Tom Brady Restructures Contract to Help the Tampa Bay Buccaneers Salary Cap Problem
Over the course of his 22-year NFL career, Tom Brady has earned over $300 million. And that’s without taking his endorsements into account. That’s strictly on-the-field earnings.
While that figure is obviously quite large and more money than most people could ever dream of making, the fact of the matter is that the figure should be even bigger. It’s been estimated that Brady gave up somewhere between $60 million and $100 million during his 20-year tenure with the New England Patriots to allow Bill Belichick to sign more high-caliber players.
He didn’t always take less money as he’d sometimes simply restructure his contract to help the Pats free up salary cap space, a practice that also helps out. And it’s pretty obvious that it helped out as Brady won six Super Bowl titles in New England.
TB12 is now using that same practice with the Tampa Bay Buccaneers at a time when they desperately needed it.
Tom Brady restructured his contract with the Tampa Bay Buccaneers to free up salary cap space
Initially set to make $8.9 million in base salary and $3.3 million in bonuses for the 2022 campaign, Brady has restructured his contract to free up $9 million in cap space for the Buccaneers.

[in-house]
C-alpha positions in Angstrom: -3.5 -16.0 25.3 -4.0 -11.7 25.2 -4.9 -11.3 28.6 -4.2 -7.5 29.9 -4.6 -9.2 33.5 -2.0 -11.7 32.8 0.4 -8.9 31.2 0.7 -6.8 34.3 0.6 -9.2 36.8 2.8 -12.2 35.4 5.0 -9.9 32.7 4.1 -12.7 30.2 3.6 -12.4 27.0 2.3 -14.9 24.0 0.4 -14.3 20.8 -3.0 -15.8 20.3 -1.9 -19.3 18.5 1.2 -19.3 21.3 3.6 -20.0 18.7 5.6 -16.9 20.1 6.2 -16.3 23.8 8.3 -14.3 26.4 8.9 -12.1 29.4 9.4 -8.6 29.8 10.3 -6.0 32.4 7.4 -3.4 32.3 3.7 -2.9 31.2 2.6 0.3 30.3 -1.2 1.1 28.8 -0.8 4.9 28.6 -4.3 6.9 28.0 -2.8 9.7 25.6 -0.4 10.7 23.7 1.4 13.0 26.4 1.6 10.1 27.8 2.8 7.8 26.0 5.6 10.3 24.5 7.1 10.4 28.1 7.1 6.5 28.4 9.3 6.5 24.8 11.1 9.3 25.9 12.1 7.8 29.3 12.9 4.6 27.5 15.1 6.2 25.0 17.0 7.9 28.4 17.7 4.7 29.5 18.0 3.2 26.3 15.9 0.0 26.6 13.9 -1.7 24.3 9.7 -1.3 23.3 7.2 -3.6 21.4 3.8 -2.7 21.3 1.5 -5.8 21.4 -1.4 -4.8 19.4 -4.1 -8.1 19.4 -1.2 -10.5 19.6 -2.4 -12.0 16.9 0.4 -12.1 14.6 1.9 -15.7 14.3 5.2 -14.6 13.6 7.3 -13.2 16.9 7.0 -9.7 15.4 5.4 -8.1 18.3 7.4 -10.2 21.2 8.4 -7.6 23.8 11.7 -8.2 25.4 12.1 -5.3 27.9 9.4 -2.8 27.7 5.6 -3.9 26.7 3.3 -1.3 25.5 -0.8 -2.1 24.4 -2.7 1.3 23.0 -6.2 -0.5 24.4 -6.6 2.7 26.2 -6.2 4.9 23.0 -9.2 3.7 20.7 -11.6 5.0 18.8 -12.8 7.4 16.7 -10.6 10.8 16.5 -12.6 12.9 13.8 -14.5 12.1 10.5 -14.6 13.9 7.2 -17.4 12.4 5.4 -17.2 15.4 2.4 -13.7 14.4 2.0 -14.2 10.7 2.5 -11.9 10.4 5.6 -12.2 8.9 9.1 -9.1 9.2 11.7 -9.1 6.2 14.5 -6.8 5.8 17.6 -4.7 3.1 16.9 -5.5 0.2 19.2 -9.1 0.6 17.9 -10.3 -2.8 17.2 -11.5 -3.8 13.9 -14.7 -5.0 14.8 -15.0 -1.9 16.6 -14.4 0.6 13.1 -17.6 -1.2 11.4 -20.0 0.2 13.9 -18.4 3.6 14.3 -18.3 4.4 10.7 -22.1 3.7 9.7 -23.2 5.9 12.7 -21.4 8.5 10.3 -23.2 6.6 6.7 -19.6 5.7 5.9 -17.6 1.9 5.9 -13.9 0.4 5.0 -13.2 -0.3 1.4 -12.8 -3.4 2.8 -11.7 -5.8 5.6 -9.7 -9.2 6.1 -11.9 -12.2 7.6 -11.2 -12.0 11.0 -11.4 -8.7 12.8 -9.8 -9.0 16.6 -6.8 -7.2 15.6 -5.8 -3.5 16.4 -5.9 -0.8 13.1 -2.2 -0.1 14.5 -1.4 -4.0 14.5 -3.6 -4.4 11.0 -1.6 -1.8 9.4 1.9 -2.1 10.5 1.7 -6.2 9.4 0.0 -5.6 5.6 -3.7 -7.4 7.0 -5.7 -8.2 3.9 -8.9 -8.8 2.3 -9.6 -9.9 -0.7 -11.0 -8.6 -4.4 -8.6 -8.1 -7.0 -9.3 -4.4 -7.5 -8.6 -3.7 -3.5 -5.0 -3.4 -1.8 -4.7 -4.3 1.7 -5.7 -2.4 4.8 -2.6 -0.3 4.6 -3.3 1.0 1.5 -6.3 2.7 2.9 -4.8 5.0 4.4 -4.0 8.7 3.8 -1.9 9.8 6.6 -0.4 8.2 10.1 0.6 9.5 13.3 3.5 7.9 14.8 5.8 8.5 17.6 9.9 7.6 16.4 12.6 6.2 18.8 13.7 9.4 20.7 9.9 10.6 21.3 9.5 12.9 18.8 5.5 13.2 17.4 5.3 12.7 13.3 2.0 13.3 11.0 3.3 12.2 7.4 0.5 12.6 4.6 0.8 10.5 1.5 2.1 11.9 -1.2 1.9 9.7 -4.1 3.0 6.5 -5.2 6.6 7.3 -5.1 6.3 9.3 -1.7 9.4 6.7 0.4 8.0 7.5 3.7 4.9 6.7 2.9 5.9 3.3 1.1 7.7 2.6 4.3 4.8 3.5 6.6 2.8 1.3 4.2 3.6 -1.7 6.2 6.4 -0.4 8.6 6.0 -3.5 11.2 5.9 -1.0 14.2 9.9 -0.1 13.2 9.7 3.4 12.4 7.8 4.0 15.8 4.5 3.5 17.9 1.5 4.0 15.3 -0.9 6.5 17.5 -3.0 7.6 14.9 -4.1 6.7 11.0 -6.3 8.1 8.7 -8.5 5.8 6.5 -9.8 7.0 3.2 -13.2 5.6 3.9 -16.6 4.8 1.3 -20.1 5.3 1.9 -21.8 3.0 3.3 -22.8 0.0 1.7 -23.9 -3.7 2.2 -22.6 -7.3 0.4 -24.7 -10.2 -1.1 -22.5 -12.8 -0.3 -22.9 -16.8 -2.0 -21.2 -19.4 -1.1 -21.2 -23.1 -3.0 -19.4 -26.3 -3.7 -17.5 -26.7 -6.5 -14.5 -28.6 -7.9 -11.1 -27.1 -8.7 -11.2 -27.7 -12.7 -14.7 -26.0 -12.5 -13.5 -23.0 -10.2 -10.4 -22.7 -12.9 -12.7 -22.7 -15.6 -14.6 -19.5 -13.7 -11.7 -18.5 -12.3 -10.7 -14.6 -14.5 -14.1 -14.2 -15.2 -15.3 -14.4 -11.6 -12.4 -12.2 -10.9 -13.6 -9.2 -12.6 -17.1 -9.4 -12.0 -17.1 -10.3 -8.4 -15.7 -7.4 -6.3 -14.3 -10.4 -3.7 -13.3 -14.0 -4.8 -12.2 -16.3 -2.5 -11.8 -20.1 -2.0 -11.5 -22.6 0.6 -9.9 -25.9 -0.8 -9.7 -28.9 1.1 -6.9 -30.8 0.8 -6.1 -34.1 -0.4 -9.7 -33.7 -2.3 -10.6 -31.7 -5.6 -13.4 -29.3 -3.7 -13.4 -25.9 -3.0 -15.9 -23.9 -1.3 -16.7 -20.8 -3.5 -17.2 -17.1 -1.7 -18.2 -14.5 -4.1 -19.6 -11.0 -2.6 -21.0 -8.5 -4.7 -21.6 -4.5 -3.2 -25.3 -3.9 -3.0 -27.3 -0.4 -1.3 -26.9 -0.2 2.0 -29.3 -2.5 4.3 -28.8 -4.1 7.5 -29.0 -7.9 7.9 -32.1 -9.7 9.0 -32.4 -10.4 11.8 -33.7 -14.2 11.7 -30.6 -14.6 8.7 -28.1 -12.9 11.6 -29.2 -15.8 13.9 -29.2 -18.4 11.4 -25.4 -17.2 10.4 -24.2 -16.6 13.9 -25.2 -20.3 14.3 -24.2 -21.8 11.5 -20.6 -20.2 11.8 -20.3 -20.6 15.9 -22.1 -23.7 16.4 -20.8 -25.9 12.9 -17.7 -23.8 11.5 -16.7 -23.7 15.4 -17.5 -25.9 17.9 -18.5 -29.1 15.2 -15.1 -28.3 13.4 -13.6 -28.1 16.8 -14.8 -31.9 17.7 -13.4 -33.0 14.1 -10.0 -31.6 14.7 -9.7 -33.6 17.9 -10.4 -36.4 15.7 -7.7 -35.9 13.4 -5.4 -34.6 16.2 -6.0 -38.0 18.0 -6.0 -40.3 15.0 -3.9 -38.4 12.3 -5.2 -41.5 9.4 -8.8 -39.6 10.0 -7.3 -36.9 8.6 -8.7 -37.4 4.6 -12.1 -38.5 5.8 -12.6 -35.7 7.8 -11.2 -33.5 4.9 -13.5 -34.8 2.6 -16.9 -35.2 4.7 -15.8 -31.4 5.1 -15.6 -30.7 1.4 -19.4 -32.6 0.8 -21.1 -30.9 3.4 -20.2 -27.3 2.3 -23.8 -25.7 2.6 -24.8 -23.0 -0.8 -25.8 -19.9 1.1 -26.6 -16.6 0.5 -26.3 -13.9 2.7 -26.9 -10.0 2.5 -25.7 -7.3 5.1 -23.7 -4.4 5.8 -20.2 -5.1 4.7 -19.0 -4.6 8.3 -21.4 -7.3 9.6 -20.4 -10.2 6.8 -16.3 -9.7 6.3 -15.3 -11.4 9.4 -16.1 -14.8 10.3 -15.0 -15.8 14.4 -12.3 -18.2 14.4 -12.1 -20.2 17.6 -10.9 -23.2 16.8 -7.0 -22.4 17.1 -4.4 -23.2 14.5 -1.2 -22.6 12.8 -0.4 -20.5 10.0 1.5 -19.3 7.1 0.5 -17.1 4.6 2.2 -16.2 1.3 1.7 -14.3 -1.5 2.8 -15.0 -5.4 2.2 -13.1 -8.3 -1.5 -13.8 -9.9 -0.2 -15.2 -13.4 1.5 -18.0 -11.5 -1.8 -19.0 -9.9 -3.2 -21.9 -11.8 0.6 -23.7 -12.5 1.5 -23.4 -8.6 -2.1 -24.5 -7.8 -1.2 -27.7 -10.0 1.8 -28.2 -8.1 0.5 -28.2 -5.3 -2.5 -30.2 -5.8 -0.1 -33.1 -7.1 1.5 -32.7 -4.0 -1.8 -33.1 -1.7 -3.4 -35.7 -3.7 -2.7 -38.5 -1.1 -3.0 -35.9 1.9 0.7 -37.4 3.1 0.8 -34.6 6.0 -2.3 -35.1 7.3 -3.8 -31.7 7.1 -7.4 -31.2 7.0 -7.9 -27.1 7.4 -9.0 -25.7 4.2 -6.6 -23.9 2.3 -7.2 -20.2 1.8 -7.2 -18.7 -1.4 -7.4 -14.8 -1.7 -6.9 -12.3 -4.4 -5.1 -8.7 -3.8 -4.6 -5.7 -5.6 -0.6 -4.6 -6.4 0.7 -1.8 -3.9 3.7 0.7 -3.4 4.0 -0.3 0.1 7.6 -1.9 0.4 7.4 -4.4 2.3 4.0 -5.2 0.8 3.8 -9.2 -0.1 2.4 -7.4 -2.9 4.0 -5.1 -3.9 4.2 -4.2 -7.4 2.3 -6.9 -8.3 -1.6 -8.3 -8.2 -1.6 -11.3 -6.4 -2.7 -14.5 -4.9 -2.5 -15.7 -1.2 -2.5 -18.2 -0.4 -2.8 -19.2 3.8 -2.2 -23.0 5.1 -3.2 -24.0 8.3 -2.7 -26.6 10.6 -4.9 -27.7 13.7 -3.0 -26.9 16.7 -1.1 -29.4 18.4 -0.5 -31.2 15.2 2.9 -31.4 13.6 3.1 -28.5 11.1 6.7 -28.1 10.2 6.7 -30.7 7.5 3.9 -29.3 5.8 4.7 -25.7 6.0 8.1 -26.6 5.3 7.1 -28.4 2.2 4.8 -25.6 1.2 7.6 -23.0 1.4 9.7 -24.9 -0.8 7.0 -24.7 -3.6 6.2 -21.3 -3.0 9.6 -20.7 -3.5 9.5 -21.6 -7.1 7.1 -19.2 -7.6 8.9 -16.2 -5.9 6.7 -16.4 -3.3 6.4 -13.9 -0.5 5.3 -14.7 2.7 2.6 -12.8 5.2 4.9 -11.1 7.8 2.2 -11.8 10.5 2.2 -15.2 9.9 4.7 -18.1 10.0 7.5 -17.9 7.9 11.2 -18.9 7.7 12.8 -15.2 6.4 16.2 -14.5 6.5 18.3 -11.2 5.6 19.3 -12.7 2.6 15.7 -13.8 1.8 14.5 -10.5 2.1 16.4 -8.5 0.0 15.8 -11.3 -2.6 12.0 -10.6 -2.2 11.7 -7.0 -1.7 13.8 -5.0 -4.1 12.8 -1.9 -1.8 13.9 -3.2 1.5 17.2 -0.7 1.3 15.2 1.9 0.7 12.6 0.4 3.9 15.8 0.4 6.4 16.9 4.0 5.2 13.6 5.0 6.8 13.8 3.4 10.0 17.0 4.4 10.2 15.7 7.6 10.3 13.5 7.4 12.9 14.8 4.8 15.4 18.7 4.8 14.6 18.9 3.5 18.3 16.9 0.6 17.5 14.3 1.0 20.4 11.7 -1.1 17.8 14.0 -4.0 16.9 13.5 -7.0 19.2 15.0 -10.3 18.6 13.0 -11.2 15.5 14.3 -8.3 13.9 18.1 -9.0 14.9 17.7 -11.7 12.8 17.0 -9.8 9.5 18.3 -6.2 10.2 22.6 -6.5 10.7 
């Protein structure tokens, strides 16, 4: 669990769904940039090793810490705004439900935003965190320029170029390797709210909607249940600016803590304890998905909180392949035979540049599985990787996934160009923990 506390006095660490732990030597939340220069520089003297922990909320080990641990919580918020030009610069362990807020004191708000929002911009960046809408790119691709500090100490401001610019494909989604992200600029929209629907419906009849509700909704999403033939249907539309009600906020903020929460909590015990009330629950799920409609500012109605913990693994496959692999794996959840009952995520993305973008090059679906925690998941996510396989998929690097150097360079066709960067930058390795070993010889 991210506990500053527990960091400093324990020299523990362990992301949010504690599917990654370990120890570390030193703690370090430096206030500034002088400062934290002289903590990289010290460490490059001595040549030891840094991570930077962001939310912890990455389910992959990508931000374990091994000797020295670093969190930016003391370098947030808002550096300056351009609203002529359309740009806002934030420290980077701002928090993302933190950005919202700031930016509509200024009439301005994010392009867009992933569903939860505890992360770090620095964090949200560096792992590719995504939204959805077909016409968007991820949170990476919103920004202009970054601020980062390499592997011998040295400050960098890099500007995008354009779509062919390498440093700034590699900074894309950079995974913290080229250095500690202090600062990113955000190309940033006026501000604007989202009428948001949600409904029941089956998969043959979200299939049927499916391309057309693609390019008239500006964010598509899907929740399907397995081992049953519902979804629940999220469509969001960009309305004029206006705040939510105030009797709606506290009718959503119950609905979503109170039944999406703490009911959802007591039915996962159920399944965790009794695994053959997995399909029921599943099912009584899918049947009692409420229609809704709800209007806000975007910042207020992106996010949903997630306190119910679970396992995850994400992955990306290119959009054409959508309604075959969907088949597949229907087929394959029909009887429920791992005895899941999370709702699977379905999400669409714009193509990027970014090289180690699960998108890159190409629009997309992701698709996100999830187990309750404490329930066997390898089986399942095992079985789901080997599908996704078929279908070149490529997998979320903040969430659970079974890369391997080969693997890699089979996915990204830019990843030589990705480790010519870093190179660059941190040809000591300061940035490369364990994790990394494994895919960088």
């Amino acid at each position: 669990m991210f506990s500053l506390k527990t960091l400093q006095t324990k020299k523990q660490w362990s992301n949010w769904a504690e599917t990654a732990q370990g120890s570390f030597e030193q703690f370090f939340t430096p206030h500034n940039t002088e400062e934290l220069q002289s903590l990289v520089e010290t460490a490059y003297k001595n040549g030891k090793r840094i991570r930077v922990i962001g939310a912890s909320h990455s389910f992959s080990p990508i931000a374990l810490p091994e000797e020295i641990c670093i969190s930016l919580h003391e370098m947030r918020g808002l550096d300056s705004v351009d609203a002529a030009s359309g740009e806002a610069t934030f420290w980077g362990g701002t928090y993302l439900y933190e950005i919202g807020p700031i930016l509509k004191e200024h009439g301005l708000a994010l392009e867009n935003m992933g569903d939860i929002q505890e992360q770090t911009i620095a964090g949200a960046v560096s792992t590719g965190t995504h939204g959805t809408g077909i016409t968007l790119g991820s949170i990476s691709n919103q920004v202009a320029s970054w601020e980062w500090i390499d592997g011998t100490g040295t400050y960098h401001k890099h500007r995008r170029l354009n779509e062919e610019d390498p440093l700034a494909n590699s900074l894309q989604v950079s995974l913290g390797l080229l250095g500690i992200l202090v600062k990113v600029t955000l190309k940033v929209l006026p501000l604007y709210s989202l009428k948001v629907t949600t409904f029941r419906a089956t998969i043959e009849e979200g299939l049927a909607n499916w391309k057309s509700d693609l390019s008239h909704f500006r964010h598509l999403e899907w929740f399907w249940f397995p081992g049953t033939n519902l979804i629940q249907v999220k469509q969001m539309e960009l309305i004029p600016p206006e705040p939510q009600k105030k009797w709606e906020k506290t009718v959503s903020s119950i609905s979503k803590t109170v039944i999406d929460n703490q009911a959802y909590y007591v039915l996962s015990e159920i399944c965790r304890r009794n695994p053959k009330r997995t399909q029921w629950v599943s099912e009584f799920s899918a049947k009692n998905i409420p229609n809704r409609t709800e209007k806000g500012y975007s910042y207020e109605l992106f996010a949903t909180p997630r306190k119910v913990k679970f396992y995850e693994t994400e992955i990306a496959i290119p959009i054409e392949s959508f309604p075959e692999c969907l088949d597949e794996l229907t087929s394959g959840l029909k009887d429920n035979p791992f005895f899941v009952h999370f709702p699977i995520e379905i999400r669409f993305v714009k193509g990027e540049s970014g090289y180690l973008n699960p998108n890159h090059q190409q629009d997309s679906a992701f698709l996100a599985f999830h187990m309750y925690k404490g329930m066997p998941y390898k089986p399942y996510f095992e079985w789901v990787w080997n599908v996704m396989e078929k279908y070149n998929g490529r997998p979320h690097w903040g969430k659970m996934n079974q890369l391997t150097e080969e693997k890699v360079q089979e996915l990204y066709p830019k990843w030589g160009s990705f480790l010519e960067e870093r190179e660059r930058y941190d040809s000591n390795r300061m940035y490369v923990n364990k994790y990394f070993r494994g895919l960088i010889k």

Tampa Bay turned the seven-time Super Bowl champ’s base salary into a signing bonus and then added multiple years to the back end of the contract, all of which are voidable. However, the move doesn’t change Brady’s status as it pertains to free agency, as he’ll still be an unrestricted free agent at season’s end.
Prior to the restructure, the Bucs had the fifth-lowest amount of cap space left, with approximately $3.95 million left to spend. They’ve now obviously got a bit more breathing room, and they needed it.
For one, they’ll likely need around $3 million to sign the players they select in the 2022 NFL Draft. But they’ll also probably want to sign a few veterans after the draft. They’ll obviously need some cash to spend if Rob Gronkowski decides he wants to catch passes from Brady for one more year.
And then there’s Ndamukong Suh, who still hasn’t signed a new contract. But his status may depend on what Tampa Bay does in the draft as Suh is 35 years old. So the Bucs may want to go younger there.
But whatever they decide to do from here on out, they’ve got more room with which to work and have Tom Brady to thank for it. It’s an all-too-familiar scenario that often works out in his favor.
Stats courtesy of Pro Football Reference; contract info courtesy of Spotrac